SAM FARMER / ON THE NFL

NFL powers, and underdogs, rain on playoff aspirants' parade

Replay robberies

Three days after Detroit handed Houston a touchdown on a replay technicality, Pittsburgh and Oakland were burned by plays that should have gone their way but didn't.

The Steelers couldn't challenge an apparent fumble by the Browns with slightly more than two minutes remaining because they were out of timeouts. Had the play happened one snap later, inside of two minutes, it would have been automatically reviewed.

The Raiders returned a fumble for a touchdown at Cincinnati, but the play was reversed because of an inadvertent whistle. Worse, the Bengals got the ball back.

It's hard to do anything about an inadvertent whistle — those blunders happen, frustrating as they are — but the Lions and Steelers have a legitimate beef. If replay is going to be used, the NFL needs to use it to correct wrong calls. The league needs to figure out rules that don't handcuff teams, regardless of how many timeouts they have left.

Defense wins

Colin Kaepernick made his second consecutive start at quarterback for the 49ers, even though Alex Smith was available to play.

Kaepernick played well, but it was San Francisco's defense that set the tone in New Orleans, with Ahmad Brooks and Donte Whitner returning interceptions for touchdowns, and the 49ers sacking Drew Brees five times.

Excruciating victory

Chicago got quarterback Jay Cutler back . . . and lost everyone else.

Or so it seemed.

Cutler, who sat out the last game recovering from a concussion, helped lead the Bears to a 28-10 victory over Minnesota. Along the way, Chicago lost to injuries running back Matt Forte (ankle), receiver/returner Devin Hester (concussion), cornerback Charles Tillman (ankle) and a pair of starting guards to knee sprains.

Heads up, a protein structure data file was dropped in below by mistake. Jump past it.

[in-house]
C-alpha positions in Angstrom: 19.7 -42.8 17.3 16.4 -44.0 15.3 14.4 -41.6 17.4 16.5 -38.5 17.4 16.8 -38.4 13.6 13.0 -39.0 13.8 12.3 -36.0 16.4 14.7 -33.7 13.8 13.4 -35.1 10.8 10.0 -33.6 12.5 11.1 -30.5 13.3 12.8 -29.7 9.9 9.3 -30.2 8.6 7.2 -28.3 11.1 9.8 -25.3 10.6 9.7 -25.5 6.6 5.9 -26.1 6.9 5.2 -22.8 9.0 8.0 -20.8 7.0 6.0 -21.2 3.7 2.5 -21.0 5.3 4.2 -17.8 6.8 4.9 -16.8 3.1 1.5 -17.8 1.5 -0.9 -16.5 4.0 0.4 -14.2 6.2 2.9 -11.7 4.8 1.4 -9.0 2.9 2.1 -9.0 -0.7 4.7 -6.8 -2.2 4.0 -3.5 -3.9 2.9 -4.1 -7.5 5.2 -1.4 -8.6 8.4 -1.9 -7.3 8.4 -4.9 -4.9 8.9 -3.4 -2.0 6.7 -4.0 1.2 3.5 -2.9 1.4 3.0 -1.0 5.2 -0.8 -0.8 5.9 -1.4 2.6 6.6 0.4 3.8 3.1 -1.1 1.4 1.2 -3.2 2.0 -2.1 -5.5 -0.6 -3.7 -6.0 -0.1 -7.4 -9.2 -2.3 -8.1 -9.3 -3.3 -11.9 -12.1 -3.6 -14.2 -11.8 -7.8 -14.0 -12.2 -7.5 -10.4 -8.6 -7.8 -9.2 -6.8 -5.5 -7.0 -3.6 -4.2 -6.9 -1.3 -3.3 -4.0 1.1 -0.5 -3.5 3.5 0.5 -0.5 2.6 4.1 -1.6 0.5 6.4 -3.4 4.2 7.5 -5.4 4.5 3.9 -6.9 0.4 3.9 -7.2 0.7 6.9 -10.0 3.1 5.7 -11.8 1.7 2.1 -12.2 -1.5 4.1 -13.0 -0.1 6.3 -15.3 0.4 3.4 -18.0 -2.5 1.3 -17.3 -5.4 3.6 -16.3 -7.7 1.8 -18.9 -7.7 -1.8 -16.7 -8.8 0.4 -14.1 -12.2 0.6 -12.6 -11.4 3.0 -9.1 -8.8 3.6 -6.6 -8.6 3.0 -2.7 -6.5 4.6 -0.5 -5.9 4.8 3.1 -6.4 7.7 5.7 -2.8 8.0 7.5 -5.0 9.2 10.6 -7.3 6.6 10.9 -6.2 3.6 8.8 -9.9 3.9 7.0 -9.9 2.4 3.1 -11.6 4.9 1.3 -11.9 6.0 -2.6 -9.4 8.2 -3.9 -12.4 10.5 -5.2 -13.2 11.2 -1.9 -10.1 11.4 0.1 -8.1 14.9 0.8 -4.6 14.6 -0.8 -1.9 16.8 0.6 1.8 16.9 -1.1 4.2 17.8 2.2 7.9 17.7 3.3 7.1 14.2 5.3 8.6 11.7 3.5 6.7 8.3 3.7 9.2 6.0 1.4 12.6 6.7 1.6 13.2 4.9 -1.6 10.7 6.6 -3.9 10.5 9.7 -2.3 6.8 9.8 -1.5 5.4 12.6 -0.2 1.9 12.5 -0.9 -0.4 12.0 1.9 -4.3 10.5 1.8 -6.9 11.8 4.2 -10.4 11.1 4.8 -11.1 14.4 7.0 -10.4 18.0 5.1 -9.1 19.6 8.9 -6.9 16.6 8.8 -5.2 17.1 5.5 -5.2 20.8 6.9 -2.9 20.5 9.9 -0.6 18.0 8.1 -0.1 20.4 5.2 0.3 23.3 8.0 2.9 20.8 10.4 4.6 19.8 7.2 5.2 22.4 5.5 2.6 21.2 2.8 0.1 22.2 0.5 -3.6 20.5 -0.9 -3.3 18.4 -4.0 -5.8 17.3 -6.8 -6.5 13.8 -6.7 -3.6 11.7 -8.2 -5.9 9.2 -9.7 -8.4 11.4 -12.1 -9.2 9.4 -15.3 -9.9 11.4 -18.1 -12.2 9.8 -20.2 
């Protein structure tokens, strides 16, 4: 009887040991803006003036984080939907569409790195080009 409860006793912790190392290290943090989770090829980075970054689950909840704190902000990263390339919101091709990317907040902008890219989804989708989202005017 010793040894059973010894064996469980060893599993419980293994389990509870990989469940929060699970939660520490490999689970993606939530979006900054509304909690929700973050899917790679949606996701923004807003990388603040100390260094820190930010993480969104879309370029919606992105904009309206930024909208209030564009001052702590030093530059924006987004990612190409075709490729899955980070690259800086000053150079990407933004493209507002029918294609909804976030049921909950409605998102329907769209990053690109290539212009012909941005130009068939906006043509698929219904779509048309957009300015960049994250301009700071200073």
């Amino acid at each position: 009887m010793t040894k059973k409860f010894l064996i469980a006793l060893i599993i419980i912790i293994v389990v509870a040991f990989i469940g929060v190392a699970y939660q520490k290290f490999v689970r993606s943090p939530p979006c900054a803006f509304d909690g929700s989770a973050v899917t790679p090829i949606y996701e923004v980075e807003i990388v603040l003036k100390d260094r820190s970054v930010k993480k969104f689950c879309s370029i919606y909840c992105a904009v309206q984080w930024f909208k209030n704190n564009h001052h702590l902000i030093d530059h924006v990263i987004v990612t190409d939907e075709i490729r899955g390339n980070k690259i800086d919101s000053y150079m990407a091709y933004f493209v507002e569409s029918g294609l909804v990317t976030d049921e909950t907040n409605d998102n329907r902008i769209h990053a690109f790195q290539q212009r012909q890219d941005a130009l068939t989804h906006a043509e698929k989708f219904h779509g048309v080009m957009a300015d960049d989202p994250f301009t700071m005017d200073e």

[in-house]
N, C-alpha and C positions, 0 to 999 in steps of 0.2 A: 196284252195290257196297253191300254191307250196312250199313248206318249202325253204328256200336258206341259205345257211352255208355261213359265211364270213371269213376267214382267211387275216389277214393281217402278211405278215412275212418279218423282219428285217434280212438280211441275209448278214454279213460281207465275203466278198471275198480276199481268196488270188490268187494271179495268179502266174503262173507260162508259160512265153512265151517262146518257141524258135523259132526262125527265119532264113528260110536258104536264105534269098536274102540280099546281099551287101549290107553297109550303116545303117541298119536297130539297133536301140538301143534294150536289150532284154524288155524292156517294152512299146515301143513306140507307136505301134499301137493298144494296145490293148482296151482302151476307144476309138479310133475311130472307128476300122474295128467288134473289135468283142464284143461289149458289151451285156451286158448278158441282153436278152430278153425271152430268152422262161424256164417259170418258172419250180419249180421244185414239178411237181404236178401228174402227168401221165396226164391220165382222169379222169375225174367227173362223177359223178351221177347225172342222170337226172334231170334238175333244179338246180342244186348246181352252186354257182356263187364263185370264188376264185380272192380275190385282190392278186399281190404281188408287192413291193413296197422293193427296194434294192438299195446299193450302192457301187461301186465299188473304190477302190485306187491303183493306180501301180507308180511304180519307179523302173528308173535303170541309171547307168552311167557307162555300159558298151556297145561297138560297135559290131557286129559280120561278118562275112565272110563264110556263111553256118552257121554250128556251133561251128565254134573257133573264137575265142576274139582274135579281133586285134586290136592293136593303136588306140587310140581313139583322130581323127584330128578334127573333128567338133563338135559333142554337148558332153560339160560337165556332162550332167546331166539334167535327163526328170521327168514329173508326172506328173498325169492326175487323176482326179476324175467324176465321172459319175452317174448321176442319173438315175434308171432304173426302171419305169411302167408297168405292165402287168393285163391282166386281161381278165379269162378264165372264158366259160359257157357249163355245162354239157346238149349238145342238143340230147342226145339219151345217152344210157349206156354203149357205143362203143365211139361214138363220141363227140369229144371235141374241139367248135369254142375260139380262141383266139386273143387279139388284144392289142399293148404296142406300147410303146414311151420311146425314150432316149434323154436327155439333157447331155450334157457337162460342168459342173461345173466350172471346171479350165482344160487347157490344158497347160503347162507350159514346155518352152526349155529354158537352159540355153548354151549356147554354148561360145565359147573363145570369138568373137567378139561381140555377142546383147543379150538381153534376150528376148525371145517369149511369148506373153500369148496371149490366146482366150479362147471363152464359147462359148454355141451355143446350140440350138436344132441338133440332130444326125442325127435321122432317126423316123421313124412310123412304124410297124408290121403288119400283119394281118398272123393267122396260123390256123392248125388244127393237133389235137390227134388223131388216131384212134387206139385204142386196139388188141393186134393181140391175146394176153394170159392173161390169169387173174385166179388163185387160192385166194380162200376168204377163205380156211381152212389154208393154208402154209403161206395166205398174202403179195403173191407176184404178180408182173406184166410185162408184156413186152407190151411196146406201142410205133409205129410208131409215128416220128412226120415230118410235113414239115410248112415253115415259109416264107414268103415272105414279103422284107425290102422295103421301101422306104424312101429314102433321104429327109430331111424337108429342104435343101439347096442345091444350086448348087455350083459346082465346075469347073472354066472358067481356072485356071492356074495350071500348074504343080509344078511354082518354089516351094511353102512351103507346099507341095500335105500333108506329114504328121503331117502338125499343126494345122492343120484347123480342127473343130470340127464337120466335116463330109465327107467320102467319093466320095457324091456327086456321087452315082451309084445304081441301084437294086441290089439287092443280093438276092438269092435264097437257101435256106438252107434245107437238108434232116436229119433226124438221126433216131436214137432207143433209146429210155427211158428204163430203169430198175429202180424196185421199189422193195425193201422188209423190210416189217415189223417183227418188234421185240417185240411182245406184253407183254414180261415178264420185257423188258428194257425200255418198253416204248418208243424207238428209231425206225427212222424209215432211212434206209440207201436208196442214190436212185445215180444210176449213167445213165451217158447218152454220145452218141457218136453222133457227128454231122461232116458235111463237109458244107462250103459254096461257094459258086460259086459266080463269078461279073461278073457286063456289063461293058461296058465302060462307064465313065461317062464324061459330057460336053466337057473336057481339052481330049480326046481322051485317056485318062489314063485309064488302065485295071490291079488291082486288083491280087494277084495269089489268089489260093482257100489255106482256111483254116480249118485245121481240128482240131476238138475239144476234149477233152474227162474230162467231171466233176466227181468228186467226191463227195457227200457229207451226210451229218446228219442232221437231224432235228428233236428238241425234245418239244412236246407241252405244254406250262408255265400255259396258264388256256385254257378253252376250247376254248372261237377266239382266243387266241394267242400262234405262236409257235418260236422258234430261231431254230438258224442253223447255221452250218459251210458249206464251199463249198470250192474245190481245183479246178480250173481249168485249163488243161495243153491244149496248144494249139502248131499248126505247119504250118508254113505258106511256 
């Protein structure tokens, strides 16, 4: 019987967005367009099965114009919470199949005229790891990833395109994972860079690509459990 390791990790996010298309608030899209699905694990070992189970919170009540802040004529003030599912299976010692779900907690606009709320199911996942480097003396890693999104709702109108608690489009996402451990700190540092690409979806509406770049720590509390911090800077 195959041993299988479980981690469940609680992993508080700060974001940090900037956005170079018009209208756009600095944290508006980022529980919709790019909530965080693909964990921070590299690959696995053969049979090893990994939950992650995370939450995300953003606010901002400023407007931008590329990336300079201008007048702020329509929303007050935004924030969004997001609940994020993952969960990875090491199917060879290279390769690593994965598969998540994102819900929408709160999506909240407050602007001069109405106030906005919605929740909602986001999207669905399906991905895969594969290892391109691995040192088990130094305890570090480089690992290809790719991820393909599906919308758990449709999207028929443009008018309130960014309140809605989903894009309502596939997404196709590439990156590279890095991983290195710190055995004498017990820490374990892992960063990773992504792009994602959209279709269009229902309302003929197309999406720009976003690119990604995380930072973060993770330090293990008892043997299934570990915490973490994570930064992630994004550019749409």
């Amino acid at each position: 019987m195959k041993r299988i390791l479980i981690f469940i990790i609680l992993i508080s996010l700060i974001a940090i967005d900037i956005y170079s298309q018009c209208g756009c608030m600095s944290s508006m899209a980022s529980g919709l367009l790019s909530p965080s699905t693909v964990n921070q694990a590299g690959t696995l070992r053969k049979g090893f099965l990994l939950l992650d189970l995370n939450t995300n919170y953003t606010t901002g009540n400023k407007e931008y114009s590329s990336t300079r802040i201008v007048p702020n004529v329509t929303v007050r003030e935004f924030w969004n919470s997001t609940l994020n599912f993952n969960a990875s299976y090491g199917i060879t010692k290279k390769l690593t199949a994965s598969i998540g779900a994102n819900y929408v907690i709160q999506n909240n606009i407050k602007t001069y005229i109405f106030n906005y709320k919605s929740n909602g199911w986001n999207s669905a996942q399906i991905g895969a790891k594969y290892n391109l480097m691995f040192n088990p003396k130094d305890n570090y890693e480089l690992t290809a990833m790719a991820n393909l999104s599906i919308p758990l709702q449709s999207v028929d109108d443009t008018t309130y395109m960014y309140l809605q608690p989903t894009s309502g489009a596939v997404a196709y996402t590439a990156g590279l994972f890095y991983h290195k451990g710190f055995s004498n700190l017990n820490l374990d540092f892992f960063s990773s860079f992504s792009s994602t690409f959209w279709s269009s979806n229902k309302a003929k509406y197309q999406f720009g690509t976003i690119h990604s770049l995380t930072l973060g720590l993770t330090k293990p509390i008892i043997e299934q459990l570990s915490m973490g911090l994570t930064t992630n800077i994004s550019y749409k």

Caring and clipping

A few weeks ago, more than two dozen Colts players shaved their heads in honor of leukemia-stricken Coach Chuck Pagano.

Sunday, two Colts cheerleaders followed suit. Megan M. and Crystal B. agreed to have their heads shaved to benefit leukemia research.

Great Clips salons in the Indianapolis area are donating $10 to "Blue's ChuckStrong Challenge" for every person who agrees to having their head shaved. According to WISH-TV, 800 Colts fans have shaved their heads so far, and more than $250,000 has been raised for leukemia research by Colts representatives.

In the fourth quarter of Sunday's home victory over Buffalo, Pagano waved to the crowd from just outside the box of Colts owner Jim Irsay. The crowd gave the coach a standing ovation. It was the second consecutive home game Pagano has attended.

Truth hurts

Brandon Marshall had 12 catches for 92 yards against the Vikings, making him the first Bears receiver since Marty Booker in 2002 to gain more than 1,000 yards in a season.

"In the third quarter I leaned over to Jay and I said, 'That catch puts me at 1,000 yards for six seasons in a row,'" said Marshall, who came from Miami in a trade.

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